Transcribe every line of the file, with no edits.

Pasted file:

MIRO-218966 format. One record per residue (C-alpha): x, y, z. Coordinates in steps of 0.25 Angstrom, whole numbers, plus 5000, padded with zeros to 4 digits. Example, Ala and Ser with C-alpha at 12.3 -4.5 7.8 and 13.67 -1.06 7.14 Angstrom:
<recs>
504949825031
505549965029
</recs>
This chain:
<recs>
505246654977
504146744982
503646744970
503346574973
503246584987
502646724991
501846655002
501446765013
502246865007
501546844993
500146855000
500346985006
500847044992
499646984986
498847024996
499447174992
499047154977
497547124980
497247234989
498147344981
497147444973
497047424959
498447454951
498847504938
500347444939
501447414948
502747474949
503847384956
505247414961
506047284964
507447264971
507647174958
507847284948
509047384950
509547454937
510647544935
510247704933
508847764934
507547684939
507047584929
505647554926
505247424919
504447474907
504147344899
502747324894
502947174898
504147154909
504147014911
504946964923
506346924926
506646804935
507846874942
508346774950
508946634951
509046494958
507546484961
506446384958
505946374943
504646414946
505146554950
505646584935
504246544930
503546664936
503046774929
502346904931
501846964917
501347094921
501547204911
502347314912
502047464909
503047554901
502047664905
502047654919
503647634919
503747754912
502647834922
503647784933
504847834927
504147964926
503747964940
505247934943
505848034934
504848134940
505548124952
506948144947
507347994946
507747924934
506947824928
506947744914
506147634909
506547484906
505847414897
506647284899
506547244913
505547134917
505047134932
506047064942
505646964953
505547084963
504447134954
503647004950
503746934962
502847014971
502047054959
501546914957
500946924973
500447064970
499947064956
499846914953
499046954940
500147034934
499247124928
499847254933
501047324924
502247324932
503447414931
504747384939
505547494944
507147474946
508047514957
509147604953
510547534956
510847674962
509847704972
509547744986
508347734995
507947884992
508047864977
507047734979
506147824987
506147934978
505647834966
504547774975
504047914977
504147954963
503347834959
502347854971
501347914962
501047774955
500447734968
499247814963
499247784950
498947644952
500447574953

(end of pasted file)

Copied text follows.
MIRO-218966 format. One record per residue (C-alpha): x, y, z. Coordinates in steps of 0.25 Angstrom, whole numbers, plus 5000, padded with zeros to 4 digits. Example, Ala and Ser with C-alpha at 12.3 -4.5 7.8 and 13.67 -1.06 7.14 Angstrom:
<recs>
504949825031
505549965029
</recs>
This chain:
<recs>
505246654977
504146744982
503646744970
503346574973
503246584987
502646724991
501846655002
501446765013
502246865007
501546844993
500146855000
500346985006
500847044992
499646984986
498847024996
499447174992
499047154977
497547124980
497247234989
498147344981
497147444973
497047424959
498447454951
498847504938
500347444939
501447414948
502747474949
503847384956
505247414961
506047284964
507447264971
507647174958
507847284948
509047384950
509547454937
510647544935
510247704933
508847764934
507547684939
507047584929
505647554926
505247424919
504447474907
504147344899
502747324894
502947174898
504147154909
504147014911
504946964923
506346924926
506646804935
507846874942
508346774950
508946634951
509046494958
507546484961
506446384958
505946374943
504646414946
505146554950
505646584935
504246544930
503546664936
503046774929
502346904931
501846964917
501347094921
501547204911
502347314912
502047464909
503047554901
502047664905
502047654919
503647634919
503747754912
502647834922
503647784933
504847834927
504147964926
503747964940
505247934943
505848034934
504848134940
505548124952
506948144947
507347994946
507747924934
506947824928
506947744914
506147634909
506547484906
505847414897
506647284899
506547244913
505547134917
505047134932
506047064942
505646964953
505547084963
504447134954
503647004950
503746934962
502847014971
502047054959
501546914957
500946924973
500447064970
499947064956
499846914953
499046954940
500147034934
499247124928
499847254933
501047324924
502247324932
503447414931
504747384939
505547494944
507147474946
508047514957
509147604953
510547534956
510847674962
509847704972
509547744986
508347734995
507947884992
508047864977
507047734979
506147824987
506147934978
505647834966
504547774975
504047914977
504147954963
503347834959
502347854971
501347914962
501047774955
500447734968
499247814963
499247784950
498947644952
500447574953